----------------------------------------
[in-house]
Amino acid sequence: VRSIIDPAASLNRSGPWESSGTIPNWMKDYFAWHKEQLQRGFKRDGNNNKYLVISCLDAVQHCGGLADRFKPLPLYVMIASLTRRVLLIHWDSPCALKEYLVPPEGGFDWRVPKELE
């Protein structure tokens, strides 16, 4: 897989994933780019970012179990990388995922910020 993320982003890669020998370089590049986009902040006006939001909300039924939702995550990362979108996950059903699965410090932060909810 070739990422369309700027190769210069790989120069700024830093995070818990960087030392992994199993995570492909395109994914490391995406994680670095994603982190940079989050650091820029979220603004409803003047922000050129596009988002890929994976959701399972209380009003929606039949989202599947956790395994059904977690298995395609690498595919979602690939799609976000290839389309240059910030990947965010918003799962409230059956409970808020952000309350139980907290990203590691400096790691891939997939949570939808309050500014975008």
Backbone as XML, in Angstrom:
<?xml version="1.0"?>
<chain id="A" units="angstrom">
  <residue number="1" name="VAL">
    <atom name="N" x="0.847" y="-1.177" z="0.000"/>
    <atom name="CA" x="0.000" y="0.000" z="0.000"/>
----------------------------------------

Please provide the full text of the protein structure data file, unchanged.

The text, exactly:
[in-house]
Amino acid sequence: VRSIIDPAASLNRSGPWESSGTIPNWMKDYFAWHKEQLQRGFKRDGNNNKYLVISCLDAVQHCGGLADRFKPLPLYVMIASLTRRVLLIHWDSPCALKEYLVPPEGGFDWRVPKELE
């Protein structure tokens, strides 16, 4: 897989994933780019970012179990990388995922910020 993320982003890669020998370089590049986009902040006006939001909300039924939702995550990362979108996950059903699965410090932060909810 070739990422369309700027190769210069790989120069700024830093995070818990960087030392992994199993995570492909395109994914490391995406994680670095994603982190940079989050650091820029979220603004409803003047922000050129596009988002890929994976959701399972209380009003929606039949989202599947956790395994059904977690298995395609690498595919979602690939799609976000290839389309240059910030990947965010918003799962409230059956409970808020952000309350139980907290990203590691400096790691891939997939949570939808309050500014975008």
Backbone as XML, in Angstrom:
<?xml version="1.0"?>
<chain id="A" units="angstrom">
  <residue number="1" name="VAL">
    <atom name="N" x="0.847" y="-1.177" z="0.000"/>
    <atom name="CA" x="0.000" y="0.000" z="0.000"/>